Monday, July 22, 2019

By Order Of Atlantis--Keep Out!

Whenever the Sub-Mariner has been a topic for discussion in the PPC, oftentimes I've been known to remark that it seems as if Marvel has never known what to do with the character. Treatment of Namor tends to see-saw between efforts to make him a sympathetic figure, only to then turn around and have him lash out without warning. It's fair to say that the Atlanteans could have been guided by a wiser and more judicious ruler--retaining Namor as an asset, surely, but keeping him on a tight rein and creating a suitable position for him in, say, the Warlord's ranks or a position on a council (where his experiences with surface dwellers would prove invaluable). But Namor, son of the kingdom's princess, was in line for succession, so in a series of his own there was little to do but to produce stories for him that took place in or revolved around his role as that kingdom's Prince and, someday, its King. As we've seen over the decades, that's been a constant off and on relationship--either being embraced by his subjects for his undeniable power, or rejected for poor leadership.

Even Roy Thomas, who scripted the first Sub-Mariner series since its inception, seemed at odds with how to handle him--struggling to keep Namor's temper in check to the point where even Namor seemed to be rebelling against it, while making several attempts to shift his role and that of Atlantis to something other than adversaries for Attuma or the human race. Finally, as if admitting defeat, Thomas had the character at last hold himself accountable for his missteps and abdicate his throne--leaving Atlantis behind altogether, with Thomas's departure from the book almost immediately afterward leaving the character once again at loose ends and serving as a telling indication of the company's inability to find a successful formula for Sub-Mariner.

But let's go back a bit to a story that once more demonstrates why it's so difficult to root for Namor as a lead character in a series, as Thomas shifts gears from his undersea encounters and prepares to pivot the Sub-Mariner to taking a more active role in pro-environmental concerns--a course that would by definition lead him into conflict with humans. But as we'll see, Namor's presentation leaves much to be desired--while the issue's cover conveys the impression that the character is apparently back to square one in regard to his dealings with the human race.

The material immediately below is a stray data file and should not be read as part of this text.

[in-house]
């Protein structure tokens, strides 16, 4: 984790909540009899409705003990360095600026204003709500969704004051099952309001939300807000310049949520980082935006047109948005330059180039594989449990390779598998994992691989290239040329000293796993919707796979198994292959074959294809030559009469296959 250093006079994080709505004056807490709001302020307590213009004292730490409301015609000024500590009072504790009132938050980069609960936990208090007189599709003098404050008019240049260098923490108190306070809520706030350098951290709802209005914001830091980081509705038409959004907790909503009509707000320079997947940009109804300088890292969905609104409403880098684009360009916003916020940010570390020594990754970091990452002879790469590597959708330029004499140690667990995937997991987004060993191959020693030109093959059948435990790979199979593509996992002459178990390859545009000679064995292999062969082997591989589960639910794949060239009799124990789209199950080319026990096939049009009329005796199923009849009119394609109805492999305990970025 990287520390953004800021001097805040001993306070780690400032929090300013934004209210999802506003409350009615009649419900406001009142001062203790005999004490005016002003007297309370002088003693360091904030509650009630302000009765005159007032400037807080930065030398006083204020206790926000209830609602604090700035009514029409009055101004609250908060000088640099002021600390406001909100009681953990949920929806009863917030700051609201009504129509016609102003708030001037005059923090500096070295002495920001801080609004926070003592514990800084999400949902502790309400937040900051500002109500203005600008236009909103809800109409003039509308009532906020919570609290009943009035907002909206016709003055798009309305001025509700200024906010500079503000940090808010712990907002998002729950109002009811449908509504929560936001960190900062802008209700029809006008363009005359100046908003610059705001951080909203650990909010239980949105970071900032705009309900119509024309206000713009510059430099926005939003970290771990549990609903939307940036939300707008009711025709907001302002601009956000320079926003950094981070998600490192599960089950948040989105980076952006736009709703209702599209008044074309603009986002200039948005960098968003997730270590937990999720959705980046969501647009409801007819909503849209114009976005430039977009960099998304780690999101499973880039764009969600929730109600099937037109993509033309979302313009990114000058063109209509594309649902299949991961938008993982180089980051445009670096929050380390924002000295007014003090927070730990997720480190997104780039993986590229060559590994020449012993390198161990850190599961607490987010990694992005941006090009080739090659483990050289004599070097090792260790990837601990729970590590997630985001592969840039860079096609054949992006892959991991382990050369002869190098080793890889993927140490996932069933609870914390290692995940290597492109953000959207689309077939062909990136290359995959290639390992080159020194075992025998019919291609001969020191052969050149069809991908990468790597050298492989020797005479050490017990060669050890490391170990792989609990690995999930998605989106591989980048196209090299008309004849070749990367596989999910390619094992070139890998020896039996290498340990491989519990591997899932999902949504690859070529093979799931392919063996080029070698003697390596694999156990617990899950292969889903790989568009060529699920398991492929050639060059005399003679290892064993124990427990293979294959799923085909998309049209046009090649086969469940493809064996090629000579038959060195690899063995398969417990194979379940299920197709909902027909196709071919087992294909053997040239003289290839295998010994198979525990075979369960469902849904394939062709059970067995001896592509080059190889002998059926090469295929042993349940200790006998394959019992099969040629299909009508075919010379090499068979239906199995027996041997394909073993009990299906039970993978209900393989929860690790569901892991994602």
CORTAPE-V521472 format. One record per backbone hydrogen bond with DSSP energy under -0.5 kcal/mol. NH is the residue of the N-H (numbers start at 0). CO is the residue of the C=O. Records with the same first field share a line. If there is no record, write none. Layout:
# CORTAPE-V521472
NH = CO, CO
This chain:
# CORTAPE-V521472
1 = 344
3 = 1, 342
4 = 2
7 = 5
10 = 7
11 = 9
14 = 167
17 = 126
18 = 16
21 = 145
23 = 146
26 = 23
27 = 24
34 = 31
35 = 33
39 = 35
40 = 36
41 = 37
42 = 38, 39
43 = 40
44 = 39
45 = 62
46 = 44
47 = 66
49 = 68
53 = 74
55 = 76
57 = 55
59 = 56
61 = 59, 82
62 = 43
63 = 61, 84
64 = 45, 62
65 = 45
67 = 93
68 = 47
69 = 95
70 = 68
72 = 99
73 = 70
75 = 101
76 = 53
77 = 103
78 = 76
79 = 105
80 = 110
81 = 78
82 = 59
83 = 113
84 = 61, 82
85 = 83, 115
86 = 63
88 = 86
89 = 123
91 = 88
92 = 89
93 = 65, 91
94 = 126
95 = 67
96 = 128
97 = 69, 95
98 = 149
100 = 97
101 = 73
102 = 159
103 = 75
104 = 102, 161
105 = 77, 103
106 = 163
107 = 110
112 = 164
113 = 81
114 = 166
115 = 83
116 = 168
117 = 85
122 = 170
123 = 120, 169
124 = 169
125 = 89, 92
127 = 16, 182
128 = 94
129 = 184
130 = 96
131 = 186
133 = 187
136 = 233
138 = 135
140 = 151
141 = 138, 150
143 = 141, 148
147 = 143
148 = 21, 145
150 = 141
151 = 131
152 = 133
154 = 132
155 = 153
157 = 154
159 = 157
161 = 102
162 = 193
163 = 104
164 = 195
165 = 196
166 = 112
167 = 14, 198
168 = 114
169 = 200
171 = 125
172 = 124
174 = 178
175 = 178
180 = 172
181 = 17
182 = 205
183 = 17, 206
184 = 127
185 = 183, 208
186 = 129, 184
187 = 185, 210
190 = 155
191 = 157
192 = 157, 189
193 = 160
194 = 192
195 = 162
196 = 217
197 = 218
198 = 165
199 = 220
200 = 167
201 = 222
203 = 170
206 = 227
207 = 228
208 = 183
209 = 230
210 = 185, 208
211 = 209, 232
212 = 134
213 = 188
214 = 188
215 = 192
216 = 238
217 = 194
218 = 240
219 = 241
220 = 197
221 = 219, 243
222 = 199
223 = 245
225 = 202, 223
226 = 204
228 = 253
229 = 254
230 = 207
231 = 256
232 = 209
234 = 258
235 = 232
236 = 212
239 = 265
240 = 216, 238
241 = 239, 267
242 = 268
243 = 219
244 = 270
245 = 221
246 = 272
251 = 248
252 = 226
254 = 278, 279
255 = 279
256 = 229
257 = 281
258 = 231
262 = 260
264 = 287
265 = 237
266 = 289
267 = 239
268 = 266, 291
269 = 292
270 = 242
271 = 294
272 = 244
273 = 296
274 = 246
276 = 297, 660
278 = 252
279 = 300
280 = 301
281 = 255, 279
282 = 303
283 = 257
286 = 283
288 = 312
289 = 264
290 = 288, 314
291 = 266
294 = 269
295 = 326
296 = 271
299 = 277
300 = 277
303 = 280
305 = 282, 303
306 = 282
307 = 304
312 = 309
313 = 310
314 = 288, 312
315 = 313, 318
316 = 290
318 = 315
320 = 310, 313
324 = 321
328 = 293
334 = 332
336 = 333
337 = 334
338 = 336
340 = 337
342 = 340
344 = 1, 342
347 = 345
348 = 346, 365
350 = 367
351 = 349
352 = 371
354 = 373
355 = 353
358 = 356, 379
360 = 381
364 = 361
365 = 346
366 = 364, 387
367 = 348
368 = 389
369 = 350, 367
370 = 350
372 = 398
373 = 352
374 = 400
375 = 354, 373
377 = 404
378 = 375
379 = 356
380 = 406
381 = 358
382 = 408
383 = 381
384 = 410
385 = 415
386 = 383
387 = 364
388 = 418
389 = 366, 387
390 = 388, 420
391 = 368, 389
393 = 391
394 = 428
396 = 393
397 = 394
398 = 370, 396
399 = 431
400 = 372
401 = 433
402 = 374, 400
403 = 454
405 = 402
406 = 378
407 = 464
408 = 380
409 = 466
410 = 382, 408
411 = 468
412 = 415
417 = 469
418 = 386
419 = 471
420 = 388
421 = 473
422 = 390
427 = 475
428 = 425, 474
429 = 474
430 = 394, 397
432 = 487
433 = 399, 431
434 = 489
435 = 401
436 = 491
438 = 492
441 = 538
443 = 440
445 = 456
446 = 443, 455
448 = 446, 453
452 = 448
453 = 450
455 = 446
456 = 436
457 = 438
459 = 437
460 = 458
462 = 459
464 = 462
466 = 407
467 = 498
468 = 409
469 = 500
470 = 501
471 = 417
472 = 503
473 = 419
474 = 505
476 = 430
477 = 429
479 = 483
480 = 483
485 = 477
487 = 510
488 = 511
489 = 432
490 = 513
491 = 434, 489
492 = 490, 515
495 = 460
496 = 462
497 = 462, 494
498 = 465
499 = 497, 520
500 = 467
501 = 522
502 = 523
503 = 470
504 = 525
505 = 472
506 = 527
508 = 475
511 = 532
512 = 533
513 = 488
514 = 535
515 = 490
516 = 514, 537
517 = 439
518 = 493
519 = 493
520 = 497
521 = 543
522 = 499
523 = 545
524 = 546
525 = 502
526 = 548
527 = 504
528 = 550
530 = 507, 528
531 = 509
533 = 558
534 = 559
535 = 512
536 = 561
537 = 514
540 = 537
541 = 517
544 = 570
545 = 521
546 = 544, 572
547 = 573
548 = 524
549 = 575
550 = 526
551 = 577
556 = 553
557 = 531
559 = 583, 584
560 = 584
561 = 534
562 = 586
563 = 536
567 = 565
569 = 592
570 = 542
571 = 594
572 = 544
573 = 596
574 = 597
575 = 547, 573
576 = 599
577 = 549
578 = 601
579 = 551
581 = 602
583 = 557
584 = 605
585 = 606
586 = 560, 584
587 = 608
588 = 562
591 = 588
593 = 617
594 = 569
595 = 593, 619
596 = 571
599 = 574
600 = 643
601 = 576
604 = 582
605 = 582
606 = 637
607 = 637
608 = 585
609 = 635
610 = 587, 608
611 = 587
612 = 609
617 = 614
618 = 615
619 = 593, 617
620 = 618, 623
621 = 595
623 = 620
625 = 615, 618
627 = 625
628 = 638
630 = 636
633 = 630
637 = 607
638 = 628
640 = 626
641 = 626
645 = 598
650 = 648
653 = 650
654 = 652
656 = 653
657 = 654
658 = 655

Despite appearances, it's not Atlantis itself which has once more been devastated by some man-made disaster, but a distant outpost visited on an inspection tour conducted by Namor and the lady Dorma. It turns out that those killed at the outpost are dead due to an accident caused by their own hand--but it's the negligence of humans that is ultimately responsible, and Namor reacts accordingly.

Disposing of the toxic substances by burying them deep beneath the ocean floor, Namor's next move is to advise and consult with his Council of Elders. Atlantean protocol has played a significant role in checking Namor's temper and tendency to give a knee-jerk reaction to surface-men intrusions; even so, note how tactfully Lord Vashti must make it clear that the Council's support for Namor's response can only go so far.

Thomas then briefly hits the pause button on this story by dedicating a number of panels to narrative from Namor which offers an overview of Atlantis' rise, prompted by the perceived doubts of his loyalities vis-à-vis Atlantis and the surface world--an issue we've seen Namor confront throughout his rule due to his mixed heritage, concerns often fanned by his feelings toward surface women such as Sue Storm and Diane Arliss. It's a confusing segment by Thomas, since there appears to be no reason for the diversion other than to acclimate new readers to the book's format; after all, if Namor's loyalties were truly divided here, he would instead be trying to assure Vashti and the others that this was an unintentional, one-time incident that was the result of an accident and not aggression. Instead, Namor is clearly outraged by the needless deaths of his sentries and wanting to respond--hardly the posture of one who is sympathetic to humans.